LINKS 


LIRR Proto Info

 
Jay Tower 6/1951 LIRR

Car Load Modeling Estimates 07/25/10
Modeling Moving Freight  01/26/05 by Jon Cure
Waybills 10/05/07
Modeling Air Brake Inspection 02/09/07
LIRR Decal Info  07/23/06
MP-75 Pass Car Info 06/29/06
Caboose Colors
05/11/05
Pass Paint Schemes 05/11/05
Patchogue Crew Messages 02/06/05
E. Williston Station 01/18/05
LIRR Colors 11/25/04
LIRR 1950 Car Loads Chart
1969 % Freight Cars In Use
Modeling Car Types 1992
LIRR MOW Gondola
Newspaper Rolls 12/13/04
MU "54" Series Car Info 11/06/03
Modeling LIRR Tugs 11/09/03
Patchogue Car Types
Patchogue Industries
11/11/03

Brooklyn/Queens Industry
LIRR Freight Yards
CR4 - 1903
1959 Telephone Listings
Modeling Short Trains

Caboose Servicing
RDC Info
Weathering Q-Tips
Athearn SEICO Boxcar
FMC Itel Boxcar
55 Gal. Drum Color Info
Telephone Poles Info
Painting People
Mixing Dirt Paint

Embedded Tracks
Decal Printing Tip
Misc. RR Dates
HO Car Weight
Scenery Tricks & Tips
Humorous Industry Names
Storage Label Tip
Airbrush Troubleshoot 11/22/04

Model Railroading Main Page

Here you will find links to LIRR and other rail line modeling via prototype and model photos, maps, charts and other related info for your railroading and modeling enjoyment.


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    What's New Last Updated: 12/03/2016

Proto-Modeling Info 8/05/09
Art Single's LIRR model 12/01/16
A First Proto Scratch Build - GN Boxcar 12/04/15

Mike Boland Walther's Interlocking Tower 12/5/2012
Richard Glueck's 1/12th Scale LIRR N52A  #43   7/31/11
LIRR Diamond Crossing Sign 07/01/11
LIRR LIST "Semaphore" MODELER ARTICLES by Mike Boland  1/09/10
LIRR NX23A Hacks  7/05/09
LIRR Caboose #14 Restoration from The Keystone Vol. 37 No.1-2 Spring 2004 7/08/08
PRR Brunswick Green
  from The Keystone Vol. 38 No.1  6/23/08 
 

 

A First Proto Scratch Build - GN Boxcar

GN-bigskyblue_DH-Oneonta_3-72.jpg (60564 bytes)
GN  #12506 Boxcar plug/sliding door "Big Sky Blue" Oneonta, NY 3/1972
Photo: Steven Lynch

It's an early Spring day in late March 1972 at the Delaware & Hudson Railroad main classification yard in Oneonta, NY.  Housed here where the engine shops/repair/rebuild facilities, a 180 roundhouse, major classification yard, etc. in days gone by.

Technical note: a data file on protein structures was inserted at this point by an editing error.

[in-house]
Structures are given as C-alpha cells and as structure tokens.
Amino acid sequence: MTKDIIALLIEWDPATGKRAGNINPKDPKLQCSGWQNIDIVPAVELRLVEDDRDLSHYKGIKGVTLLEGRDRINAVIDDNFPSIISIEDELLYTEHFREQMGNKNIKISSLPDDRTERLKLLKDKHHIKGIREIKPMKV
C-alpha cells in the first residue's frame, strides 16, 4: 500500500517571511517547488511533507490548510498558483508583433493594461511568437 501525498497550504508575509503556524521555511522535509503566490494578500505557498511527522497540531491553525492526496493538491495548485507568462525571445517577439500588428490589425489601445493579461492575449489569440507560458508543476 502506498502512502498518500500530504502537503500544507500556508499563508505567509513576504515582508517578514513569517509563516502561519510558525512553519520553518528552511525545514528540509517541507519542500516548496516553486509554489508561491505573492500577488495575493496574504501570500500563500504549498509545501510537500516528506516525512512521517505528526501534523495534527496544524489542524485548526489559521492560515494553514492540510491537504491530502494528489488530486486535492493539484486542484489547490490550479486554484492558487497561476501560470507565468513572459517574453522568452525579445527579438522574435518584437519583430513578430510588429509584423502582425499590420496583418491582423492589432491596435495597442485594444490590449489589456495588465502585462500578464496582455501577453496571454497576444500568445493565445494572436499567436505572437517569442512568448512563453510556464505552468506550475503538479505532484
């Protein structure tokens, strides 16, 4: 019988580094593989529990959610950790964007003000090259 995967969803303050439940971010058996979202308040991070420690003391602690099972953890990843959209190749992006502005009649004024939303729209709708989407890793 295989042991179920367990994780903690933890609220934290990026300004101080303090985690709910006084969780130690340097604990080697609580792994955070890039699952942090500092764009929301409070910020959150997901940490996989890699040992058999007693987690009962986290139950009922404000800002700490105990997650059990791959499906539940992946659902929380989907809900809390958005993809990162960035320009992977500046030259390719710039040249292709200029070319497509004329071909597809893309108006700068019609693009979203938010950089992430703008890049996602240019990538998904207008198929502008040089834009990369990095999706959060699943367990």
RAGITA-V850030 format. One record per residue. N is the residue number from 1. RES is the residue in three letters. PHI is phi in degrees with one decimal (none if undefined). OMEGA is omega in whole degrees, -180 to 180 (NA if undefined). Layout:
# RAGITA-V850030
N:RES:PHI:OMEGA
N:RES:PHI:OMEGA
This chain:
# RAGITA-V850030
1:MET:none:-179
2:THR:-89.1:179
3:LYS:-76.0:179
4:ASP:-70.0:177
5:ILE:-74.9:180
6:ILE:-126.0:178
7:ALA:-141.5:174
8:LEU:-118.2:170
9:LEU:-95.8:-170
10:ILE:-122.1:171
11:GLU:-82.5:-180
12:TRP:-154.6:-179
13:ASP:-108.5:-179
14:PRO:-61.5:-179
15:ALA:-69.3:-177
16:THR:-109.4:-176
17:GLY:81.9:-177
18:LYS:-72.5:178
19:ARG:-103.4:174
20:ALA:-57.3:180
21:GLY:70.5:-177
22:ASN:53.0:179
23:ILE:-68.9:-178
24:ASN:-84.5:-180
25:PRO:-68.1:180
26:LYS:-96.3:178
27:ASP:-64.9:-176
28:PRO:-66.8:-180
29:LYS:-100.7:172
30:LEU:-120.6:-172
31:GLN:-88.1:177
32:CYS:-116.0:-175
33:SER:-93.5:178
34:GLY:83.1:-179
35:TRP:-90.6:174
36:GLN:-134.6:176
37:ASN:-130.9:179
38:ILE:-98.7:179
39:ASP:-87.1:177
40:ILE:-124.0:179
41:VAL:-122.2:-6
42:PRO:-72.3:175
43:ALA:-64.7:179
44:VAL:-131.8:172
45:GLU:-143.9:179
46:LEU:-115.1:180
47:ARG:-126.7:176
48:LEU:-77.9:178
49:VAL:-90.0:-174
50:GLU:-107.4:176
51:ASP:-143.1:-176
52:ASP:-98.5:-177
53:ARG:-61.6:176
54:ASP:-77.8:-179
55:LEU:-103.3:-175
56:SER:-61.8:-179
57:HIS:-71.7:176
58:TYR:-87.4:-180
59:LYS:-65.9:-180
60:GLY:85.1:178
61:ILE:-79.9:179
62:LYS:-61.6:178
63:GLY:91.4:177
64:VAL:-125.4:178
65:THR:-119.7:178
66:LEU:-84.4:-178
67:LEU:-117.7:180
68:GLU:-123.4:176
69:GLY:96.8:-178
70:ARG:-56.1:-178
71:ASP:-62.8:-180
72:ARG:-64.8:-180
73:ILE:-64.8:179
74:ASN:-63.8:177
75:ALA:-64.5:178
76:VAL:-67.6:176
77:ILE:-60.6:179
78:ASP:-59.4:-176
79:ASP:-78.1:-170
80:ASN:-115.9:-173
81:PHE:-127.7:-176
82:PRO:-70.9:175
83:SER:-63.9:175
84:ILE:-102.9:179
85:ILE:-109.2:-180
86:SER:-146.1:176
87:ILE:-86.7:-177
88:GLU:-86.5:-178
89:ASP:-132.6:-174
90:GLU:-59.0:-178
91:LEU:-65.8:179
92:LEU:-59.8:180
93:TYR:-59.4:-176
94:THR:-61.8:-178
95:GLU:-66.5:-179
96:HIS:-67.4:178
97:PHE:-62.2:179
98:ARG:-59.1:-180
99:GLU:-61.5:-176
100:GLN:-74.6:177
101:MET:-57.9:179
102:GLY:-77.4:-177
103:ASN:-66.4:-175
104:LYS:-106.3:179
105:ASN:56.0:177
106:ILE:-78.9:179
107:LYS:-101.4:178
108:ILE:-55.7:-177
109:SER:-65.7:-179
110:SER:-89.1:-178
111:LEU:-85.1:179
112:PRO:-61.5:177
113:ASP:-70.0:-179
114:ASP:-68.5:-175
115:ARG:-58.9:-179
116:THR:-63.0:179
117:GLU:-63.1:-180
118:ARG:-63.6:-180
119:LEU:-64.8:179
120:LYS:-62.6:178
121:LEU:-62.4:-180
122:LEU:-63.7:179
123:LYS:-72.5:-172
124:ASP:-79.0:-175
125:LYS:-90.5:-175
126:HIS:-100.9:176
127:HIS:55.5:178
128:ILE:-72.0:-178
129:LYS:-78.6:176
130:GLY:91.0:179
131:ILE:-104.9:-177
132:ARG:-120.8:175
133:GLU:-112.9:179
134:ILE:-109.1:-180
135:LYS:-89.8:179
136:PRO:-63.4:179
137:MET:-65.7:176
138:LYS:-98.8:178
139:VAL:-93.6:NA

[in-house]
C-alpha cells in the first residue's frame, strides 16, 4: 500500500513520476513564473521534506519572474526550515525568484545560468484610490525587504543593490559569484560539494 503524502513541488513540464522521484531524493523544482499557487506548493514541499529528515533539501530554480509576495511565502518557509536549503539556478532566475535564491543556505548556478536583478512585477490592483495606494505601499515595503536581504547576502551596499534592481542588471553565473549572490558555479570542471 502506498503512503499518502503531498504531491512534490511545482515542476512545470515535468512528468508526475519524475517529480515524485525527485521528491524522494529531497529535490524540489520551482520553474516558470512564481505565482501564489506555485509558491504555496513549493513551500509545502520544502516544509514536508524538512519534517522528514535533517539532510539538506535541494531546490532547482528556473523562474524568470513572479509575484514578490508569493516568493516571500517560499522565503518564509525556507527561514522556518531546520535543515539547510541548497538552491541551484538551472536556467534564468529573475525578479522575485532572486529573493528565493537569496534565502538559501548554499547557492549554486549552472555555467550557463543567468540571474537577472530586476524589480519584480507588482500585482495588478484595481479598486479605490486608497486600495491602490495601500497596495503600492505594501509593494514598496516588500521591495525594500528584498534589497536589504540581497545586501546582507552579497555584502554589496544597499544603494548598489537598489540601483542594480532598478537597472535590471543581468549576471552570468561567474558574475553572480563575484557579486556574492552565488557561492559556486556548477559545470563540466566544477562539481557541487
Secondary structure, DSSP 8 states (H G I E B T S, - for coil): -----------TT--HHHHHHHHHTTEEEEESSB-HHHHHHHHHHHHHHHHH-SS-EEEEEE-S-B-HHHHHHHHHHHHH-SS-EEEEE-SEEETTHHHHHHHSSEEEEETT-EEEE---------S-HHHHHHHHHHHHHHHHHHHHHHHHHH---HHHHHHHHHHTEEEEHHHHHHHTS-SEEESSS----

The yard at this time is in serious decay as many RIP tracks are full, the roundhouse is abandoned, and very few employees/activities are in evidence.

This car, spotted further east of the main yard, was still in active revenue service and I found it intriguing; thus my first freight car photo. 

GN13239_double-door_plug-sliding_Klamath-Falls-OR_8-29-1974_RonHawkins.jpg (48260 bytes)
GN #13239 Double door - plug/sliding Klamath Falls, OR 8/2//1974 
Photo: Ron Hawkins

Modeling this car began with an extended eBay/online search for a undecorated 50' plug/sliding door box. Having finally found one; the following was added:

1. Kadee couplers
2. MU hoses
3. Coupler lift bars
4. Brass roof walk
5. Metal trucks
6. New Ladders and stirrups
7. Sprayed for "Big Sky Blue"
8. Various decal sets applied: ACF data, safety stripes, herald, data, end numbers, etc. (19 separate pieces per side)
9. Light weathering
10. Dull coat sealed

GN12003.jpg (224674 bytes)
GN #12003

LIRR Modeling LIRR Model Railroads 

lirr206_C420waltersFA-2_RGlueck.jpg (106870 bytes)
LIRR #206 C420 Walters FA-2 
Models/Photo: Richard Glueck
 

Jim Caramore's  LIRR - LI City to Morris Park

Art Single's  LIRR Railroad 


Glen Johnson's  LIRR - North Fork 


Chart/Research June 2007:  Walter Wohleking published in Modeling Mineola 

 Walther's PRR/LIRR Interlocking Tower by Mike Boland


LIRR MODELER ARTICLES by Mike Boland

DUNTON-Tower_sthurmovik 03-30-2000.jpg (125518 bytes)
DUNTON Tower Photo: S. Thurmovik 03/30/2000

Richard Glueck's 1.5" to the foot, or 1/8th scale. LIRR N52A  #43lirr43_052911.jpg (104642 bytes)

lirr43_052911yardlimitrichglueck.jpg (146133 bytes)

The BAR reefer weighs in at about 70 lbs.  The CNR boxcar is filled with bricks, so it now weighs about 80- 90 lbs.  The LIRR caboose is light, and weighs about 30 pounds.  My locomotive weighs about 400 lbs. when loaded with water and coal; light it weighs about 300 lbs. R. Glueck